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How the city’s sewage treatment works
Back in the mid 1930s, when Winnipeg’s citizens became concerned about untreated sewage polluting the city’s rivers, the city began building a treatment plant.
Winnipeg thus became the first Canadian city with a population of over 100,000 to build such a thing. It was completed in 1937 and since then has been expanded and upgraded to become the North End Water Pollution Control Centre (NEWPCC).
There are three centres in Winnipeg, although the NEWPCC handles between 60 to 70 per cent of the city’s waste water including that from St. Boniface, Transcona, all of the Kildonans and a part of St. James.
The West End centre (WEWPCC) and the South End centre (SEWPCC) handle the remaining 30 to 40 per cent.
A huge system of underground sewers (2,400 kilometers-plus) collects waste water from homes and buildings and delivers it to these control centres. The overall mission is to treat this sewage prior to releasing it into the city’s rivers.
Treated water is 90 to 9 per cent free of inorganic material, such as sand and gravel and other waste, when released it into the rivers. The complete process means water takes about seven hours to pass through the plant.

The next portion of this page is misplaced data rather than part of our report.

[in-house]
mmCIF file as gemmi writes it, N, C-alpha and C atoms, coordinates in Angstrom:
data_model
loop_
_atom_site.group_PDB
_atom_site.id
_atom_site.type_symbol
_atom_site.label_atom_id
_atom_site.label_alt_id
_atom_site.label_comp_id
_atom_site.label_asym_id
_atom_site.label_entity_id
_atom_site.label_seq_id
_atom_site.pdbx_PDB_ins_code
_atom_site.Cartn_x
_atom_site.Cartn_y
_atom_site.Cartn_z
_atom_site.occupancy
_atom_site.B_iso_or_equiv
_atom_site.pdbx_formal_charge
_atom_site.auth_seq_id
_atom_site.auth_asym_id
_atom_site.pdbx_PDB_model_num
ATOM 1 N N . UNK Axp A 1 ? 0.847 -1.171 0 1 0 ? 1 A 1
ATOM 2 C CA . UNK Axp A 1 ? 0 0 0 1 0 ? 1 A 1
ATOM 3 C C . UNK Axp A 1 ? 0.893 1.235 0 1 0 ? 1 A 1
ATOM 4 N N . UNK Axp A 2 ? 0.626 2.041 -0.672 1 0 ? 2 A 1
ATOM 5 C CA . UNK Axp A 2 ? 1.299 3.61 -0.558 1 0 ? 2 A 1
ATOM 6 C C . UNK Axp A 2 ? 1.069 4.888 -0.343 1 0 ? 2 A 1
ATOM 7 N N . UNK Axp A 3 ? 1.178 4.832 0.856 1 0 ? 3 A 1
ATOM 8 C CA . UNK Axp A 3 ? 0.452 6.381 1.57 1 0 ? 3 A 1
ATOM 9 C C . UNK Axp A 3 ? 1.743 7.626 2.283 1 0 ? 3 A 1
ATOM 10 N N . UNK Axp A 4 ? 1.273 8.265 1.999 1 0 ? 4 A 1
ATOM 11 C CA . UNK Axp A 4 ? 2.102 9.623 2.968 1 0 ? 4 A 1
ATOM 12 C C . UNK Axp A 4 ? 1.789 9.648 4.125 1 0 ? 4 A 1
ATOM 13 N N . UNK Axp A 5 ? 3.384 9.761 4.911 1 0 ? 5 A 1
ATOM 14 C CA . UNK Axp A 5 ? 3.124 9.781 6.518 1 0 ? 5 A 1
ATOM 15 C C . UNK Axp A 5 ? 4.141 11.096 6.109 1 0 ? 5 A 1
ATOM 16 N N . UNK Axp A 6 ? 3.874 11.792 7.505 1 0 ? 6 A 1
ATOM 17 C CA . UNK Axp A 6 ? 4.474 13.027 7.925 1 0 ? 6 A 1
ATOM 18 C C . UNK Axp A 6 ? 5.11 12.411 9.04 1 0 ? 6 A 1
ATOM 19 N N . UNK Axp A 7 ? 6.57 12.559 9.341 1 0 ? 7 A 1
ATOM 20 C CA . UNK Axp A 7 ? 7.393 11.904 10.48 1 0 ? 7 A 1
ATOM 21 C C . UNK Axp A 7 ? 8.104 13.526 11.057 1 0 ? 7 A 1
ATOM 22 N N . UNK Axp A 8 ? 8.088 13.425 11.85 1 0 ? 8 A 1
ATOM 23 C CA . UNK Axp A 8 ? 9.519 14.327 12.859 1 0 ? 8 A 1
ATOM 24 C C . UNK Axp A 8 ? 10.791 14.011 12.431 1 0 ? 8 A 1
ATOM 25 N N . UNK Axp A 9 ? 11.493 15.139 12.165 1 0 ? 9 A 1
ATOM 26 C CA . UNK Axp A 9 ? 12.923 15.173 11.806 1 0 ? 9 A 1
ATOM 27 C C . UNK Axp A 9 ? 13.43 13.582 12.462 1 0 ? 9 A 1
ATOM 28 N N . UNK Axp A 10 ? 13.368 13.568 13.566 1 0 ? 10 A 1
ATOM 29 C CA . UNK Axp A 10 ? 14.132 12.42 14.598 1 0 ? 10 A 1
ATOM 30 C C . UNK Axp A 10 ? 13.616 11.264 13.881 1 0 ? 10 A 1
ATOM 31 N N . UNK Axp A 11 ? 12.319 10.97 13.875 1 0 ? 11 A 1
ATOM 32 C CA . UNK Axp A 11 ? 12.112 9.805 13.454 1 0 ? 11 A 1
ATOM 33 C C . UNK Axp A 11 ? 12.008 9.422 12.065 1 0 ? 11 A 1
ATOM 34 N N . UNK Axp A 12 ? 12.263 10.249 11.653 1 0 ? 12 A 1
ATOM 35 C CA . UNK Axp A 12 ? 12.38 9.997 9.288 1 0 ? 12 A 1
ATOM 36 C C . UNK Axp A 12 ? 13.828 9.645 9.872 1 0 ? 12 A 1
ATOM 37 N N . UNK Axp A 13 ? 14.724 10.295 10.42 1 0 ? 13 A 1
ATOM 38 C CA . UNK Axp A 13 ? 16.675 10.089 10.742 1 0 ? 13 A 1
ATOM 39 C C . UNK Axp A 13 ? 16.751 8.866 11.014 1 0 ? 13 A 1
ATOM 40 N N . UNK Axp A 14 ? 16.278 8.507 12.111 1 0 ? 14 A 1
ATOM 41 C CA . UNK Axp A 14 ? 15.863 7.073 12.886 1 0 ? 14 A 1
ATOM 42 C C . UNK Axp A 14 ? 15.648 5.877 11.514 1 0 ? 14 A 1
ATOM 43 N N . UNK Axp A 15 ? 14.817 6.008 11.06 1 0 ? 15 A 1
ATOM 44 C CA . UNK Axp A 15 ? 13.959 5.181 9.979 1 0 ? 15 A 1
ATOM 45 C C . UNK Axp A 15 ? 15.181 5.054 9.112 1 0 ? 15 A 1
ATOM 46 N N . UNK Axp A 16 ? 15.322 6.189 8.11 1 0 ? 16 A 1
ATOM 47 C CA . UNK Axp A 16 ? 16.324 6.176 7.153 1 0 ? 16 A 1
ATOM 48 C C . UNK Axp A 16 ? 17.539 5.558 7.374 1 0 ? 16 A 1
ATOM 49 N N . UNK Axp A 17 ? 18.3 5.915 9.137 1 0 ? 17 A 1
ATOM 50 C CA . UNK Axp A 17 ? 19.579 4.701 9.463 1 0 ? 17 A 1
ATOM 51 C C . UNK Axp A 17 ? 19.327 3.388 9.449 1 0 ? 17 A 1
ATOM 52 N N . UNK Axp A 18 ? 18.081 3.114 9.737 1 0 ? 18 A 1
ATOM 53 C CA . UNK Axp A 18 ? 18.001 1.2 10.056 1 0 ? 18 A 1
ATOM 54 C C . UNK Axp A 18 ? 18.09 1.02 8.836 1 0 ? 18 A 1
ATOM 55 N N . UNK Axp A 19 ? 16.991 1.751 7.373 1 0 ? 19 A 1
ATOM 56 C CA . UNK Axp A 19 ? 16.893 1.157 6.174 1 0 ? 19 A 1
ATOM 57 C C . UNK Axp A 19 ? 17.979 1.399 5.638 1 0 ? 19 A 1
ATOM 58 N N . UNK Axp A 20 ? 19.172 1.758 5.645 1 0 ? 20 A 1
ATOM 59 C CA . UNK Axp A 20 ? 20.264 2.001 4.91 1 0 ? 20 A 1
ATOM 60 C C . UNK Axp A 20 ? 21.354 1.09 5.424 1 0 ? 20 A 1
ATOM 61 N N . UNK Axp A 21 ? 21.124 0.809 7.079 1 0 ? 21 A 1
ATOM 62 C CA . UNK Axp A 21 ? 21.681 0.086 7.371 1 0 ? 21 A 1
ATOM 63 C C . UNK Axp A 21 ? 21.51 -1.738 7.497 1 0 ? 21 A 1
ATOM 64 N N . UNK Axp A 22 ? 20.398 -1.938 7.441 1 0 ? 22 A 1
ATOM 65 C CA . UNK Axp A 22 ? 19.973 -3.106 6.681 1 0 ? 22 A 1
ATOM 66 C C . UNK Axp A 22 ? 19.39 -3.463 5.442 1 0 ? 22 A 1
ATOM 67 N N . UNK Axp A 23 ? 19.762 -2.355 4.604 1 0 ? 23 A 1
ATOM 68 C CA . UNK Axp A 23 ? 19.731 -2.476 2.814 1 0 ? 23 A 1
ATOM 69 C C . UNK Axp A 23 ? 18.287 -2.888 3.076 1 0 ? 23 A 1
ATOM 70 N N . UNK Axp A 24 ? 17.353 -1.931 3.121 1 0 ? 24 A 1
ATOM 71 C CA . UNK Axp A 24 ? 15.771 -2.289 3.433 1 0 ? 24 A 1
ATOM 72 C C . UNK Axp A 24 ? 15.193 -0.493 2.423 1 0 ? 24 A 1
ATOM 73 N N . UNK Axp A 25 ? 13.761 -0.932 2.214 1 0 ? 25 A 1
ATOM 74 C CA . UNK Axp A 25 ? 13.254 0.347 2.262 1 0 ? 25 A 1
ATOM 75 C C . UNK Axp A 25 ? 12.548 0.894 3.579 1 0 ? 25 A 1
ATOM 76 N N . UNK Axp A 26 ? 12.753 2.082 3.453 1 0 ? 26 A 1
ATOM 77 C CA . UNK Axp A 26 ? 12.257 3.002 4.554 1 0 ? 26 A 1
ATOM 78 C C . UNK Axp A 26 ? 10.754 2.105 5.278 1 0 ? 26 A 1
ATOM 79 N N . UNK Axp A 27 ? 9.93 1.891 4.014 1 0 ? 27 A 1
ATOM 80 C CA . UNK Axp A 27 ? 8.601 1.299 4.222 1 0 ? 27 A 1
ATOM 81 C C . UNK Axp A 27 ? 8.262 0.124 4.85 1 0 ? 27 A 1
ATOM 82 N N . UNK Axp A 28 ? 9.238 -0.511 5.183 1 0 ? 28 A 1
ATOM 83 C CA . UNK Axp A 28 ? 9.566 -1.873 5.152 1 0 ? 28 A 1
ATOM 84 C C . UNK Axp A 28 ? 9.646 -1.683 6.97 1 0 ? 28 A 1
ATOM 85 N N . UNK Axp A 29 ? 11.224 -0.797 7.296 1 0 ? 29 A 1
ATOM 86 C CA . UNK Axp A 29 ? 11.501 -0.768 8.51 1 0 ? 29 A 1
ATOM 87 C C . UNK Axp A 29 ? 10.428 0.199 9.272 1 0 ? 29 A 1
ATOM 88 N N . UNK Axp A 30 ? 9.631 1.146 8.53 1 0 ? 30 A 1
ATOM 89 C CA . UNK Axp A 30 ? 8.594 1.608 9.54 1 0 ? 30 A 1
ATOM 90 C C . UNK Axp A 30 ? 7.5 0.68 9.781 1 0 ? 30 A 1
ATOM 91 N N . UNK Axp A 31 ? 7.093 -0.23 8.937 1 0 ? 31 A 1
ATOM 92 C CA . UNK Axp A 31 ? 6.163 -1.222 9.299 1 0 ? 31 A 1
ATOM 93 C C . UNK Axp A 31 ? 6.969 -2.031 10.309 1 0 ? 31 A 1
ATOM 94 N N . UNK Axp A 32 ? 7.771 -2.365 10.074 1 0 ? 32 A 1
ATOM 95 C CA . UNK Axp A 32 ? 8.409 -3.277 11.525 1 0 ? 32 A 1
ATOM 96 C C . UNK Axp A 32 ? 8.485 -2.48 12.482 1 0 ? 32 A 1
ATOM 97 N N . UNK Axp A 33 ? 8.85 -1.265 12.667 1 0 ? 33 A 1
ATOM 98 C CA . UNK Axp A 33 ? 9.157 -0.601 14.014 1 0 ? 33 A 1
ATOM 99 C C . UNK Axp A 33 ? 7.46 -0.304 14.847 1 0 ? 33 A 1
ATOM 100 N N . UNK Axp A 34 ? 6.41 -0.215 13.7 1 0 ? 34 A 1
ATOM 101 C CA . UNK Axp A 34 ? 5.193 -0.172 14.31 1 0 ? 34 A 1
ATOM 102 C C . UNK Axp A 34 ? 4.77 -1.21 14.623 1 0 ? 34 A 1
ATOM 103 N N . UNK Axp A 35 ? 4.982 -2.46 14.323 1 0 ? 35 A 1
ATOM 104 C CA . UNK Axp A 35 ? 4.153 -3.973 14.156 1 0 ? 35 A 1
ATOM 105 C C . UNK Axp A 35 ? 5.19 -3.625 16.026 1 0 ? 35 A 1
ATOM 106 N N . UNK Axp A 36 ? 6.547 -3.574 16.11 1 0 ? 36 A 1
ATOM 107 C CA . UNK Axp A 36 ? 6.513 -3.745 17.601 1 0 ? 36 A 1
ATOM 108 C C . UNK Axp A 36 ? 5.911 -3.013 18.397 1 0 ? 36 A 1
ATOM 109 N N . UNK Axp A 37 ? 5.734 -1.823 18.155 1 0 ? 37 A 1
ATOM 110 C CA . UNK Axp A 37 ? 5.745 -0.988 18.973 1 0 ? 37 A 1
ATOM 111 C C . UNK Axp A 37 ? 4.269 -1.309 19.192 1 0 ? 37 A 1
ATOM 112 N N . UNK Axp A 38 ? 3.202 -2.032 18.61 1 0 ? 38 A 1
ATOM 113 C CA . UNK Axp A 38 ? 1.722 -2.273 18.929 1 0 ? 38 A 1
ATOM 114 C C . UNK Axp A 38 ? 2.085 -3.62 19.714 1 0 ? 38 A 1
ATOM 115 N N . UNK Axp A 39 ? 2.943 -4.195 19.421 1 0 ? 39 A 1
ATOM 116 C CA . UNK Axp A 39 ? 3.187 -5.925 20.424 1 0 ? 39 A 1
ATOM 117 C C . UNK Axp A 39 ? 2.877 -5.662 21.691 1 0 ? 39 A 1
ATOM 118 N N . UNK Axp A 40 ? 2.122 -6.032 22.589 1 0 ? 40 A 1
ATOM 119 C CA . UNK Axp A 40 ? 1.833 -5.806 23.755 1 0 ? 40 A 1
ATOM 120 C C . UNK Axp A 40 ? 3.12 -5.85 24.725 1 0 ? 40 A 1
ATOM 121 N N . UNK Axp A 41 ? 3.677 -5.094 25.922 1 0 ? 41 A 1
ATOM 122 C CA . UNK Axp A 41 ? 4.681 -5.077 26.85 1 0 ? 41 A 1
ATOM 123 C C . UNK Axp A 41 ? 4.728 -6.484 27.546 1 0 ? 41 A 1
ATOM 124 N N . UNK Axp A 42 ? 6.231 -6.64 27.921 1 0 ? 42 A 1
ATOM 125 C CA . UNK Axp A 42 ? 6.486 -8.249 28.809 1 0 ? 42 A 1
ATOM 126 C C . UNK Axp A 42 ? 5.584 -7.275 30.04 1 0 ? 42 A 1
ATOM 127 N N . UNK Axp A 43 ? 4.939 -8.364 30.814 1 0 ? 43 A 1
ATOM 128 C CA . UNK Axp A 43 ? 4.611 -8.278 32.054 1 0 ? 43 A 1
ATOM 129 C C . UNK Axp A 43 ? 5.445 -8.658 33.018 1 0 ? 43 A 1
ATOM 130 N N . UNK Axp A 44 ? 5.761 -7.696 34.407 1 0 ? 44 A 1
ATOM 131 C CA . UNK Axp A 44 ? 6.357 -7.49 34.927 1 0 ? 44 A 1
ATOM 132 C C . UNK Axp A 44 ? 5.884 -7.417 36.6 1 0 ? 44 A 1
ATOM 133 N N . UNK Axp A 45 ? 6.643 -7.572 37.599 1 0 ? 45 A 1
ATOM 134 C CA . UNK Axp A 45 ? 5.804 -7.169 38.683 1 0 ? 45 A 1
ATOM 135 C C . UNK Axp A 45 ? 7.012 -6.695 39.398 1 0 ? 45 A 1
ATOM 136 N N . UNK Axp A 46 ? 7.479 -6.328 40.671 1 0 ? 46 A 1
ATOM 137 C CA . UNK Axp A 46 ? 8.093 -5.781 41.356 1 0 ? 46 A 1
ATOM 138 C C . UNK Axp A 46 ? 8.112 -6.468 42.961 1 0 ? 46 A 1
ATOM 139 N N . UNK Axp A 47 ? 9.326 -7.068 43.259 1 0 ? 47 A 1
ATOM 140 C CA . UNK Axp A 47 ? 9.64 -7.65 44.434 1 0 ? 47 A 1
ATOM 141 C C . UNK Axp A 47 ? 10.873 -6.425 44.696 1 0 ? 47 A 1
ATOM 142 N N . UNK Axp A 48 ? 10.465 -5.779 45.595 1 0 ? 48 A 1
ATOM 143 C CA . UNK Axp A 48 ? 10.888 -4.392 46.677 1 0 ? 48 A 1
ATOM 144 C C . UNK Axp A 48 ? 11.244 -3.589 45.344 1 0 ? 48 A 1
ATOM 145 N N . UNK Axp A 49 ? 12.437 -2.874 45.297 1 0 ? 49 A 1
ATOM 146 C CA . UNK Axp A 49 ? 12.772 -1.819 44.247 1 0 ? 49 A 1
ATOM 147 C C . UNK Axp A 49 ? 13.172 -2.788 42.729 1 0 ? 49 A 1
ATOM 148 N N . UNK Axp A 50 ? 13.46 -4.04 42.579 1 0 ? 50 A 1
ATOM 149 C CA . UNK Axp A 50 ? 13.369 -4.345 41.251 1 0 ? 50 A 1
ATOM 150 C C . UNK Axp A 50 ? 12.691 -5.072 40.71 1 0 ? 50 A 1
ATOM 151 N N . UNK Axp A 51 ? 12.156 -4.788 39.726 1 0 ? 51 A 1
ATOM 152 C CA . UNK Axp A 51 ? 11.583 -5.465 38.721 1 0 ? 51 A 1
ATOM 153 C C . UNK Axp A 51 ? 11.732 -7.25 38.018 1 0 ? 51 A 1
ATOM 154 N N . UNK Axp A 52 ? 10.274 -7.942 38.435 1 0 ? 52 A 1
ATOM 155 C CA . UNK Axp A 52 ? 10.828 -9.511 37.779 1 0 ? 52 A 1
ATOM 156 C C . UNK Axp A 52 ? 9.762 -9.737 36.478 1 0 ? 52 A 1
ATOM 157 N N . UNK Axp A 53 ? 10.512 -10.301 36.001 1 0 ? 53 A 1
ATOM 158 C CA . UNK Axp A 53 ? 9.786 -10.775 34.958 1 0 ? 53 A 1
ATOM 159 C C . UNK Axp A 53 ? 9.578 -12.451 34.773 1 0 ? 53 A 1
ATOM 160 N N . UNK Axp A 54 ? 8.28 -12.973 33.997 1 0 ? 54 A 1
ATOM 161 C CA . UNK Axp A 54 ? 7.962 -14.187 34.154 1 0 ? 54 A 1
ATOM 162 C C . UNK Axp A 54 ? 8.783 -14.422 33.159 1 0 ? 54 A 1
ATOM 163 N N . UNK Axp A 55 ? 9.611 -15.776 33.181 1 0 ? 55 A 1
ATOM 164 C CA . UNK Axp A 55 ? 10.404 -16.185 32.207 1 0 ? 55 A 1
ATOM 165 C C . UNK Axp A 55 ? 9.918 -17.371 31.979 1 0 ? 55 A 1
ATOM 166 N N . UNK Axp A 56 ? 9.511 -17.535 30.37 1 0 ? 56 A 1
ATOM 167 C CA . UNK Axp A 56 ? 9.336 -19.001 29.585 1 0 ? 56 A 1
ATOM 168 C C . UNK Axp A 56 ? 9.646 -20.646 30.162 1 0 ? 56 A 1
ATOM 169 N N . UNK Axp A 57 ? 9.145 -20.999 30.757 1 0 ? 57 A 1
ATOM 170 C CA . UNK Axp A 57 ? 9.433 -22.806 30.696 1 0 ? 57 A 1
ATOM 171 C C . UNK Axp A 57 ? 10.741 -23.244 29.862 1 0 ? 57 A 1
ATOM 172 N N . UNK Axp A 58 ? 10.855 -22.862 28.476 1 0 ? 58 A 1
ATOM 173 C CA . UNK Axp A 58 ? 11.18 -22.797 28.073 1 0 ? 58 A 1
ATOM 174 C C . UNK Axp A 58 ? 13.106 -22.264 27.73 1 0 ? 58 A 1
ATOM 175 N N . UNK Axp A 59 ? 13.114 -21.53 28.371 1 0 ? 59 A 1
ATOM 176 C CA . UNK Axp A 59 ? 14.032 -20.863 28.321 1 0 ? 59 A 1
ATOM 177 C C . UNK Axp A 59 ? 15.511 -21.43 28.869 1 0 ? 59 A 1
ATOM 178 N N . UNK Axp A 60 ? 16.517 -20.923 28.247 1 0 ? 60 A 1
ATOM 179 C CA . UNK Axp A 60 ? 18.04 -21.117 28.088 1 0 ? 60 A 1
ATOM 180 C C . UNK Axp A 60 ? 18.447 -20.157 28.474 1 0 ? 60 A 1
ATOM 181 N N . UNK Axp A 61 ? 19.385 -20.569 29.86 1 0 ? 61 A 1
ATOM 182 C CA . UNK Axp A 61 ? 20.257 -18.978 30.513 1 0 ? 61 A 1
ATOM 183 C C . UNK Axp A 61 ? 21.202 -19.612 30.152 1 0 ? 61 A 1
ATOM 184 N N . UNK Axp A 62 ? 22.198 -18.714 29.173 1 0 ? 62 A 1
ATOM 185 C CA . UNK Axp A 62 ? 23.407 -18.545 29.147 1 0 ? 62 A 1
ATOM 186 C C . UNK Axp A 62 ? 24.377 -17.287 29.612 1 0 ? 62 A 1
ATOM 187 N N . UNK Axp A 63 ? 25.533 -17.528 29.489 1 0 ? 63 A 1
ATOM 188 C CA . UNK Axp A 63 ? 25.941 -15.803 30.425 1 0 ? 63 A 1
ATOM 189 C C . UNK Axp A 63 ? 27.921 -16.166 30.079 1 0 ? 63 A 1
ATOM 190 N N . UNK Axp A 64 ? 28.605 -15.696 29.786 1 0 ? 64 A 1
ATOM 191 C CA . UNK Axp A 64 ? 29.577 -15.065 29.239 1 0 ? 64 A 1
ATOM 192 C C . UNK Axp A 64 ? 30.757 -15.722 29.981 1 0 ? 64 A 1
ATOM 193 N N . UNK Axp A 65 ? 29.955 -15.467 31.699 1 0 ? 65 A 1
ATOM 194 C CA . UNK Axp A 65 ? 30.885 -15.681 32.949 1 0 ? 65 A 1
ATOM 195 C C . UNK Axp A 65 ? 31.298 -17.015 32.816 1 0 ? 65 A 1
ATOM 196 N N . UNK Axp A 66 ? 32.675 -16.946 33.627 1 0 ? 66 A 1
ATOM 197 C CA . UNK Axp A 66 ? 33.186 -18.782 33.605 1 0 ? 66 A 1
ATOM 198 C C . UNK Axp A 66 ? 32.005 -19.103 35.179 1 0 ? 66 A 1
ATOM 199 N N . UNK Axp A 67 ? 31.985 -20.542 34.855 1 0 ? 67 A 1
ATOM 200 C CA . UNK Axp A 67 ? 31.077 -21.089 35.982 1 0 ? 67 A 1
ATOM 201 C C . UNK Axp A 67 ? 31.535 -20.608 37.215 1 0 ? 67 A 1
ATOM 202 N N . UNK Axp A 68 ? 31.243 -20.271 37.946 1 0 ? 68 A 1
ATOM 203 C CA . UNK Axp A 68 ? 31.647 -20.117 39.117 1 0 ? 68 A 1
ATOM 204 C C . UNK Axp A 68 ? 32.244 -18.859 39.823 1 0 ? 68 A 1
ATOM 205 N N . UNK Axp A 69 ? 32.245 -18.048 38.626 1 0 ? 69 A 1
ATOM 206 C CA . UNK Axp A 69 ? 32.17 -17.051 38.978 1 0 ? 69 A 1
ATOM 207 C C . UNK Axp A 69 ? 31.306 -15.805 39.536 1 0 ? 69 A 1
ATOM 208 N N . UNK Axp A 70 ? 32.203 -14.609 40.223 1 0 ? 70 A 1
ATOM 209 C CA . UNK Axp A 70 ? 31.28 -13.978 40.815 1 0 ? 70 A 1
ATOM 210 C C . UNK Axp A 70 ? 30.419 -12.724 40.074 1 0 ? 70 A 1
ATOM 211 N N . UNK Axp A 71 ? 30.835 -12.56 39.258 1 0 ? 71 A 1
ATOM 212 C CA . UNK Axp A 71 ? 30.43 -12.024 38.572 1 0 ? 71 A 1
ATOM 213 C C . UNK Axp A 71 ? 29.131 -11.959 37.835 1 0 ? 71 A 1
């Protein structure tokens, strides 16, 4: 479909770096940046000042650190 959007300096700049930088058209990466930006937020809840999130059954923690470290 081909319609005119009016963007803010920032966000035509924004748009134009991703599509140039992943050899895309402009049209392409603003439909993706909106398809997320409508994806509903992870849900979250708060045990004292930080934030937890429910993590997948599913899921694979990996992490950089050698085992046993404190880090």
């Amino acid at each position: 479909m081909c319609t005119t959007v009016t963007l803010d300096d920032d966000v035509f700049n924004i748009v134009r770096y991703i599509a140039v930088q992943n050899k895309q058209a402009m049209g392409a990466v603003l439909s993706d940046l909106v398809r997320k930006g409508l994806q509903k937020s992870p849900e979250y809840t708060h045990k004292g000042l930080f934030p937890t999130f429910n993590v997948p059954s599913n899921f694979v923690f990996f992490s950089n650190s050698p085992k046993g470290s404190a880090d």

As organic materials in waste water break down and decompose, screens separate the larger items that pass through, such as sticks, rags, sand and gravel, leaving only the sludge or organic materials. The larger items are taken to the landfills while the organic material is aerated. The smelly gases are vented into the atmosphere through the gigantic stacks you see from Main Street near Chief Peguis Trail in behind the plant. These stacks are over 150 feet tall.
Primary treatment eliminates about 50 per cent of the solids and about 30 per cent of the organic pollutants from the waste water. This is done in large tanks called primary clarifiers.
After settling, solids are collected using scrapers and pumped into another area for additional treatment. The secondary treatment removes the remaining organic matter. The settled sewage flows into oxygen reactor tanks where it is vigorously mixed with oxygen which speeds up the process of decomposition and separation.
The sewage is then directed to the final clarification tanks and here the bacteria laden sludge settles to the bottom of the tanks and the remaining water can be released into the rivers. Since the South End and the West End plants do not have digesters, all of their sludge is trucked over to the NEWPCC for processing.
This article only scratches the surface of the complexities of these operations and I would encourage you to go to the city’s web site if you want all of the details. I found it at http://winnipeg.ca/waterandwaste/sewage/
Rick Sparling is a community correspondent for North Kildonan. Email him at firstname.lastname@example.org
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